By Cindy Boren, washingtonpost.com
Keion Carpenter, a safety who played for the Atlanta Falcons and Buffalo Bills, died early Thursday, a day after he struck his head in what a family member said was a “freak accident” while on a vacation.
Carpenter, 39, had been in a coma in a Miami hospital and erroneous reports of his death circulated Wednesday. Later in the day, the family issued a statement asking for “prayers and privacy.” Jamila Smith, a cousin of Carpenter’s from Baltimore, told the Baltimore Sun that Carpenter had an accident while playing with his son.
“They were running to the car when [Carpenter] slipped, fell, hit his head and slipped into a coma. It was just a freak accident,” she said. “He was always healthy; he went to the doctor, ate well and worked out.”
On Thursday morning, his family issued a statement that said: “It is with regret that we as a family announce that at 6:47 a.m. Keion Eric Carpenter was pronounced dead at Jackson South Community Hospital in Miami, Fla.”
He is survived by his wife, Tonia, and four children.
An undrafted free agent who played at Virginia Tech, Carpenter played in the NFL for six seasons spanning 1999-2005. He had 206 tackles and 14 interceptions in 83 career games.
Remembering a wonderful man
Offering our condolences to the family, friends & teammates of Keion Carpenter, who left us way too soon. pic.twitter.com/w1zHSmT9zs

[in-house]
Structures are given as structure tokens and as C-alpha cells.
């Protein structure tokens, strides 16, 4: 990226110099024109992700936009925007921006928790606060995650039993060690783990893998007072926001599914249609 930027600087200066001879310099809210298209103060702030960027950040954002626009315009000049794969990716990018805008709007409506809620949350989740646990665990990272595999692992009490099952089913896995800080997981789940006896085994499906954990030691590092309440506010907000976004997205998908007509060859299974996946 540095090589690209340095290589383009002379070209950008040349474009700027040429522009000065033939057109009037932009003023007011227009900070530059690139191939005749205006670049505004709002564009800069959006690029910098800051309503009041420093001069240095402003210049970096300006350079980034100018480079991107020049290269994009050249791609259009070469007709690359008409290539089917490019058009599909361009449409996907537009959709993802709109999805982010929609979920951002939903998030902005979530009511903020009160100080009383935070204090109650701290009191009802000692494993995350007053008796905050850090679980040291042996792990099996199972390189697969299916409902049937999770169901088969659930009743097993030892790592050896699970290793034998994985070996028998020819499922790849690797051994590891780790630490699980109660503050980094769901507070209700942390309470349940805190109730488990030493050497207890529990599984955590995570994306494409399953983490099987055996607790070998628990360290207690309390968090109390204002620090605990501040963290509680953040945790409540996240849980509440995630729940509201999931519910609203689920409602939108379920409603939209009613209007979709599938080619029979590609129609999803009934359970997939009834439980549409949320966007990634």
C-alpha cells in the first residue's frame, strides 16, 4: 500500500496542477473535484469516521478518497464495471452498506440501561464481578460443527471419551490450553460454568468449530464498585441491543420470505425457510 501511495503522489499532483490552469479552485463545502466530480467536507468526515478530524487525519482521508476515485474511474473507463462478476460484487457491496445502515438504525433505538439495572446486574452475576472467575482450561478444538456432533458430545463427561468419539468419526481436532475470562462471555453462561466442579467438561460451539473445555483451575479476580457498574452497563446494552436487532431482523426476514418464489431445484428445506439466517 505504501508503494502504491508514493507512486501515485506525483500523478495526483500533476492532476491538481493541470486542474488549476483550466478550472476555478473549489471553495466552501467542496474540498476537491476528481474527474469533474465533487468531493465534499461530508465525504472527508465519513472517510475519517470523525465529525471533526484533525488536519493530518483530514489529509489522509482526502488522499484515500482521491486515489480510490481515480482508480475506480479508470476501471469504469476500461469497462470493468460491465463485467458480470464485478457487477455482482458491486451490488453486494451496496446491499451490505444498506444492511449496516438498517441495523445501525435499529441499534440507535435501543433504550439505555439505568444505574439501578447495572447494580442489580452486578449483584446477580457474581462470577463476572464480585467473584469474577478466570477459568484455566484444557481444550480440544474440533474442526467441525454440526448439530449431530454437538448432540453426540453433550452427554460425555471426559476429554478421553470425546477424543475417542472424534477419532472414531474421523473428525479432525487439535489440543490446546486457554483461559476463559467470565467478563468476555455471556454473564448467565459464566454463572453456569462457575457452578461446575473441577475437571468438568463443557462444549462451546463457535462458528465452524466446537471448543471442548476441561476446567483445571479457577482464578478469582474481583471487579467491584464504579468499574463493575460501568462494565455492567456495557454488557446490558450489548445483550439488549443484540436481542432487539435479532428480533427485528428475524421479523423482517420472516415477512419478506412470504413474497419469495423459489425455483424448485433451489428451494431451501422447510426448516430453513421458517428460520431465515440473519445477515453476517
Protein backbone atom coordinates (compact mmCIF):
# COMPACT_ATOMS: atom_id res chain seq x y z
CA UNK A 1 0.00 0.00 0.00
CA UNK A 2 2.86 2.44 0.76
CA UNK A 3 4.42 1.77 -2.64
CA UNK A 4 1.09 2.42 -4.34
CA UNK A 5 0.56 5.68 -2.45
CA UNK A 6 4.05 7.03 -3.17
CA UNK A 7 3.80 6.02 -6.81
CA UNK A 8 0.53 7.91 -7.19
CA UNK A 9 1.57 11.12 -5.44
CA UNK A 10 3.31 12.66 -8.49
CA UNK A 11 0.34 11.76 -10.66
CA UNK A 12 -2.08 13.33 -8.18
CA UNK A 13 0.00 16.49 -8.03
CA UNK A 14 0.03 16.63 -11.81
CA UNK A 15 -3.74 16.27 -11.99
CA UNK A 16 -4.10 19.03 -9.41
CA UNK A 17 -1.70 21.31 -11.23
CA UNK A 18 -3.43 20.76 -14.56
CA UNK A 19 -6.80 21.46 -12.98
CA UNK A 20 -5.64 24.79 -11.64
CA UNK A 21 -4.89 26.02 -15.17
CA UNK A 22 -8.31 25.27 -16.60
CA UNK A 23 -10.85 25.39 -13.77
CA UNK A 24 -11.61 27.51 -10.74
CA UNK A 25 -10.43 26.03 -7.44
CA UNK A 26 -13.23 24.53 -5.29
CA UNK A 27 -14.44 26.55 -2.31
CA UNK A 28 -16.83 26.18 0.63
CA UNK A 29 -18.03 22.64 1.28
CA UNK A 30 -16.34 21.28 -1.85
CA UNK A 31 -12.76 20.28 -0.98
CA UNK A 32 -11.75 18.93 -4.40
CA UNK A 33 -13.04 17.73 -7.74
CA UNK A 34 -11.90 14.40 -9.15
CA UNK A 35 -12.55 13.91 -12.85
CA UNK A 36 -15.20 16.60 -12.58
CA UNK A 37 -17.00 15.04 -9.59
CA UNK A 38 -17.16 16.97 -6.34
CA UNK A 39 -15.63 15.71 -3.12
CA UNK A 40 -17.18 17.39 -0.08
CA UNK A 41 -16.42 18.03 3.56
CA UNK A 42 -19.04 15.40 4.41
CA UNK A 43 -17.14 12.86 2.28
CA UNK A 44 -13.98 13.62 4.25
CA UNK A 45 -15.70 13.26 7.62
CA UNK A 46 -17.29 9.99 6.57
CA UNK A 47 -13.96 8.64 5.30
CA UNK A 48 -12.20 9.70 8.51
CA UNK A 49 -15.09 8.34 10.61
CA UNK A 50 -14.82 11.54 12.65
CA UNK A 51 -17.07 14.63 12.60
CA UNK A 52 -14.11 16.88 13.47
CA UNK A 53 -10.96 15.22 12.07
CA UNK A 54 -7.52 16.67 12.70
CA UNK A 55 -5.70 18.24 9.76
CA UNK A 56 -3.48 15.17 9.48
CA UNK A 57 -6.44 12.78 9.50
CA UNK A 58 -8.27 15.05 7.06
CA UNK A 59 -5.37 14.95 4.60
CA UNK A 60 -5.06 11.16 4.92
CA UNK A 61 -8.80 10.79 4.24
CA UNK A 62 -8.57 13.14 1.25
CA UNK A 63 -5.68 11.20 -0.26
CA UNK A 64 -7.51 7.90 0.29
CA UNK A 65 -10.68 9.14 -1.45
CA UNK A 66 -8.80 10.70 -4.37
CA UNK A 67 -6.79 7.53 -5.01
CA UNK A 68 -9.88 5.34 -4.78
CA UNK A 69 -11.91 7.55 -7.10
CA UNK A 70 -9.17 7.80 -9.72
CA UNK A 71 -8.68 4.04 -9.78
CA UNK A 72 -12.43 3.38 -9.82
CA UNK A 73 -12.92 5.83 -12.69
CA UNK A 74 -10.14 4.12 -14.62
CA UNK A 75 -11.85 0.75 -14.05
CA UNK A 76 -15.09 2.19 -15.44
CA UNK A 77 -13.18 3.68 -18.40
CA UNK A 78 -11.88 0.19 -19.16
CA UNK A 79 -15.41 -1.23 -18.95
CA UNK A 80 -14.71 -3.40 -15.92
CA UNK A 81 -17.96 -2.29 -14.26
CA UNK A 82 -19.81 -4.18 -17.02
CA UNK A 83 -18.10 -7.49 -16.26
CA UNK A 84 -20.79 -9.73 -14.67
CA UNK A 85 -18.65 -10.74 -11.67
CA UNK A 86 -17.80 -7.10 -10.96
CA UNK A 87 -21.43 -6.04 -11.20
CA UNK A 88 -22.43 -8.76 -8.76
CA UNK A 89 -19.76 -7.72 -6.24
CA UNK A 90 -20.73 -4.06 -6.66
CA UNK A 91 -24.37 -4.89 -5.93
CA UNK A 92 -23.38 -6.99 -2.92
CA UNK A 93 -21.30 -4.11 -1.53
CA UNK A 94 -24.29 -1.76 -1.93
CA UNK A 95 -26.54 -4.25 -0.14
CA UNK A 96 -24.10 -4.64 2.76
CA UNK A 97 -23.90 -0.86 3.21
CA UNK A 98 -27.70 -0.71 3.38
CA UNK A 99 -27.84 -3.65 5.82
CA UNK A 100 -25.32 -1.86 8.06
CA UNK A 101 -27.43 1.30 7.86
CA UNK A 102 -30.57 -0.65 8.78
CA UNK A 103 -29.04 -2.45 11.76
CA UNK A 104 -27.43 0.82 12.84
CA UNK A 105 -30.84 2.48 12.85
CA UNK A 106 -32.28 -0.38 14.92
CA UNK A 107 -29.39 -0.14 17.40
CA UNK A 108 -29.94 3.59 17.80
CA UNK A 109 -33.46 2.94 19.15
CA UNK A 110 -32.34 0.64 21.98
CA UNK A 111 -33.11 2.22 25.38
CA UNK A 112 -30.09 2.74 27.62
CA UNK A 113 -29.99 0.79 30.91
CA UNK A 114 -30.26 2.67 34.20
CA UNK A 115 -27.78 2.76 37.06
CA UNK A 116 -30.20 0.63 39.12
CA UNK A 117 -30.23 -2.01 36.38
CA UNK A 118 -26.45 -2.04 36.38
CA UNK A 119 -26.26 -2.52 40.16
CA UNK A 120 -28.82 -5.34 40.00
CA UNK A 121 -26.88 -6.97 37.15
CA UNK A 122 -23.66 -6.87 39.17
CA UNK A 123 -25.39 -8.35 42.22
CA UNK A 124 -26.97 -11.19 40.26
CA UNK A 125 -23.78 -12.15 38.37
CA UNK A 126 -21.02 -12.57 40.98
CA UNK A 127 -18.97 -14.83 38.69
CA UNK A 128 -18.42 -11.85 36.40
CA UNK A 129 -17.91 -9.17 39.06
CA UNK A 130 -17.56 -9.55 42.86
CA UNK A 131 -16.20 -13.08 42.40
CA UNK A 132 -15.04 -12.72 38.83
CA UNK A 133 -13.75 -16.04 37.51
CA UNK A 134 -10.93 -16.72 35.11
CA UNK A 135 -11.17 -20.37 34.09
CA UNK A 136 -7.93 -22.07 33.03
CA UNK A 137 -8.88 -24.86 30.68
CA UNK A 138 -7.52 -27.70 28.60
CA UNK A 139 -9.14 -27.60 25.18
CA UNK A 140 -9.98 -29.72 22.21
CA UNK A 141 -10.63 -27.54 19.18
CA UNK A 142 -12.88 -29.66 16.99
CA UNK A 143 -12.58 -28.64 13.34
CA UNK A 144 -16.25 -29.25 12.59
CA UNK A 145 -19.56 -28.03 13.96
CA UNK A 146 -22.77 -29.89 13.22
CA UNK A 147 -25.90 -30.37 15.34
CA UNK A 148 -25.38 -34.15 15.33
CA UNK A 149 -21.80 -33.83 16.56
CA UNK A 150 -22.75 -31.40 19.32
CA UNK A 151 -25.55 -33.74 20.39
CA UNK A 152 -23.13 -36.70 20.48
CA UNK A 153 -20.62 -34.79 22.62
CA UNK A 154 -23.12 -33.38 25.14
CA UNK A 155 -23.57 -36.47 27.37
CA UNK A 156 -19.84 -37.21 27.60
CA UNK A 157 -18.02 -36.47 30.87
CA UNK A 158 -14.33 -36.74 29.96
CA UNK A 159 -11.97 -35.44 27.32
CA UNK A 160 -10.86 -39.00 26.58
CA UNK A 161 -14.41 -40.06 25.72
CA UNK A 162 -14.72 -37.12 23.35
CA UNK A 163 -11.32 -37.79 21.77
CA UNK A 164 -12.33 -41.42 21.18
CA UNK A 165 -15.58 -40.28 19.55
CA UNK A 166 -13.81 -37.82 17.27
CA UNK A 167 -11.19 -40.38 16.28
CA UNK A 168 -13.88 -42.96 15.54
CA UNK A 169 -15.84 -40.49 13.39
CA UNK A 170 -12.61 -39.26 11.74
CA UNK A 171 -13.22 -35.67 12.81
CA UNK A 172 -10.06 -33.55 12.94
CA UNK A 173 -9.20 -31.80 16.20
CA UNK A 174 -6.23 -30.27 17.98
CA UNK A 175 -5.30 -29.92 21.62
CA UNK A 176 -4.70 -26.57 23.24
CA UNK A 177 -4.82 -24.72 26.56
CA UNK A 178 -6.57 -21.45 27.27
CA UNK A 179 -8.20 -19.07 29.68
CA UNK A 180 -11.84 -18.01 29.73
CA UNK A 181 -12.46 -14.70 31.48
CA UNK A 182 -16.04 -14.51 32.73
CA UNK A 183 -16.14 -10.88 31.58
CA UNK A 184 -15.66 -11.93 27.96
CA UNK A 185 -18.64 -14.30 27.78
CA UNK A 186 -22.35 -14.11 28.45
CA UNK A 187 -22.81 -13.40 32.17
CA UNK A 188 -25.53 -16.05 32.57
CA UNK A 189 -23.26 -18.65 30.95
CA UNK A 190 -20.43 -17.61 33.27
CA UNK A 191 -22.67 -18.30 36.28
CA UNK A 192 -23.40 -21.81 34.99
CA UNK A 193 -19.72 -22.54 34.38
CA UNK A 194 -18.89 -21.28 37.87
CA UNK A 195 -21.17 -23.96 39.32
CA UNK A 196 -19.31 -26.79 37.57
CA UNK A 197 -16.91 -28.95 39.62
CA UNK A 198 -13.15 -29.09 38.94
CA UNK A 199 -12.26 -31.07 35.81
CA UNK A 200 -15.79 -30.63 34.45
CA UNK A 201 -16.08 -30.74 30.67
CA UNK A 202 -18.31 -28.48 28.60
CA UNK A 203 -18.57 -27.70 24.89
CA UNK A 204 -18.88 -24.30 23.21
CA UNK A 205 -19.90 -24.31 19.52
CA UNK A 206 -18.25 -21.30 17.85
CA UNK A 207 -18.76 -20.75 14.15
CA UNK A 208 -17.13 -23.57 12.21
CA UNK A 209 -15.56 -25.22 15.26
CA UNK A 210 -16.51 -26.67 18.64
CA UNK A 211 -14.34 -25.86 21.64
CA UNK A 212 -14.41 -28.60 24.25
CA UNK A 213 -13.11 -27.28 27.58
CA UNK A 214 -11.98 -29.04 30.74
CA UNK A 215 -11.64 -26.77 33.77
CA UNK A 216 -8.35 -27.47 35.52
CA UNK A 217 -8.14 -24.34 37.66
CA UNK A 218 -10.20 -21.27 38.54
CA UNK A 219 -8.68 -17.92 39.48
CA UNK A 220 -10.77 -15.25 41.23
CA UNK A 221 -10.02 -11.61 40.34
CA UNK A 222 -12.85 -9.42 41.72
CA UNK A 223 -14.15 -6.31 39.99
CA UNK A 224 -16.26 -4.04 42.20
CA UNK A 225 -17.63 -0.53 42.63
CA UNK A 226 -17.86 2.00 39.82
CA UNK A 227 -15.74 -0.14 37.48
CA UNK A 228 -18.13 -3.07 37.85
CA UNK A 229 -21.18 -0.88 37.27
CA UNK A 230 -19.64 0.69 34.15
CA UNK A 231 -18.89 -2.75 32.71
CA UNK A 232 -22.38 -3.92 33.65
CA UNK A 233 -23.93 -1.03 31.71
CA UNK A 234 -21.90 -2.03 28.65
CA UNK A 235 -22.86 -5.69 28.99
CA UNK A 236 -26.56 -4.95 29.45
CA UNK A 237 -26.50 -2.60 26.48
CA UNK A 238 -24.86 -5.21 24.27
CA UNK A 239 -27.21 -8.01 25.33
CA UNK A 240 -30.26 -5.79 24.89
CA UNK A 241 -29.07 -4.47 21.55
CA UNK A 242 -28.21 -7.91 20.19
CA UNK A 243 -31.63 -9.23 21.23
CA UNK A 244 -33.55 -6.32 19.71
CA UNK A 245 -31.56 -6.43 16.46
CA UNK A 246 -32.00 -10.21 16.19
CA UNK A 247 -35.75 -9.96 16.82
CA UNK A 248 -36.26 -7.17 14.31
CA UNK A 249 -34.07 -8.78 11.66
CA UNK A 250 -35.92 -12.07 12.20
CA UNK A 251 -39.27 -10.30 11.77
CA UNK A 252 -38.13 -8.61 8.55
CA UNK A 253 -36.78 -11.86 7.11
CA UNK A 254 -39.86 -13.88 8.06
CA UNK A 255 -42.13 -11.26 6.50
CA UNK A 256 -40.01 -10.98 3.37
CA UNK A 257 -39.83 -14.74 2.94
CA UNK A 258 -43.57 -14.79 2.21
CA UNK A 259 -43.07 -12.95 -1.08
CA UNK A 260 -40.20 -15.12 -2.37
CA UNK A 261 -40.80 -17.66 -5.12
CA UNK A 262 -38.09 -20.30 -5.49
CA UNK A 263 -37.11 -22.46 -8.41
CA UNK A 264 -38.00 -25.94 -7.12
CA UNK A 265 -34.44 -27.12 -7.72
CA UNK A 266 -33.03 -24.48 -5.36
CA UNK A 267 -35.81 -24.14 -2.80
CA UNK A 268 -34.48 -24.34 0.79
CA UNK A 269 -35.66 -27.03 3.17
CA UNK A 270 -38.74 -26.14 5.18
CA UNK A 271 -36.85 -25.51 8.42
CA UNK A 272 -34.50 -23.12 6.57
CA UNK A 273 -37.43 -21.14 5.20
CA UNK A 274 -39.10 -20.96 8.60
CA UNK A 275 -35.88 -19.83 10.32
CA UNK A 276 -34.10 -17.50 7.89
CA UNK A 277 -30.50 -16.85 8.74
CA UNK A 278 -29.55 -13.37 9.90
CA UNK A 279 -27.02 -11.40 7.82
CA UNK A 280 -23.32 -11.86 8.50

— VT Football (@VT_Football) December 29, 2016
Former Bills S Keion Carpenter has died at 39.
We’re sad to learn of his passing + send our thoughts to his family. https://t.co/GsdAdrugQy pic.twitter.com/XmxMcIwaFV
— Buffalo Bills (@buffalobills) December 29, 2016
After he retired, he established the Carpenter House, a nonprofit organization to help underprivileged families find homes, in his native city of Baltimore. Frank Beamer, his coach at Virginia Tech, remembered his tenacity on the field and his generosity off it Thursday.
“Keion was one of the rocks around which we built our program at Virginia Tech in the 1990s. He was a tenacious punt blocker and a relentless player on defense,” Beamer said in a statement. “More importantly, he had a heart of gold. His work with the Carpenter House and other charitable organizations to help those in need truly embodied the Virginia Tech Spirit.”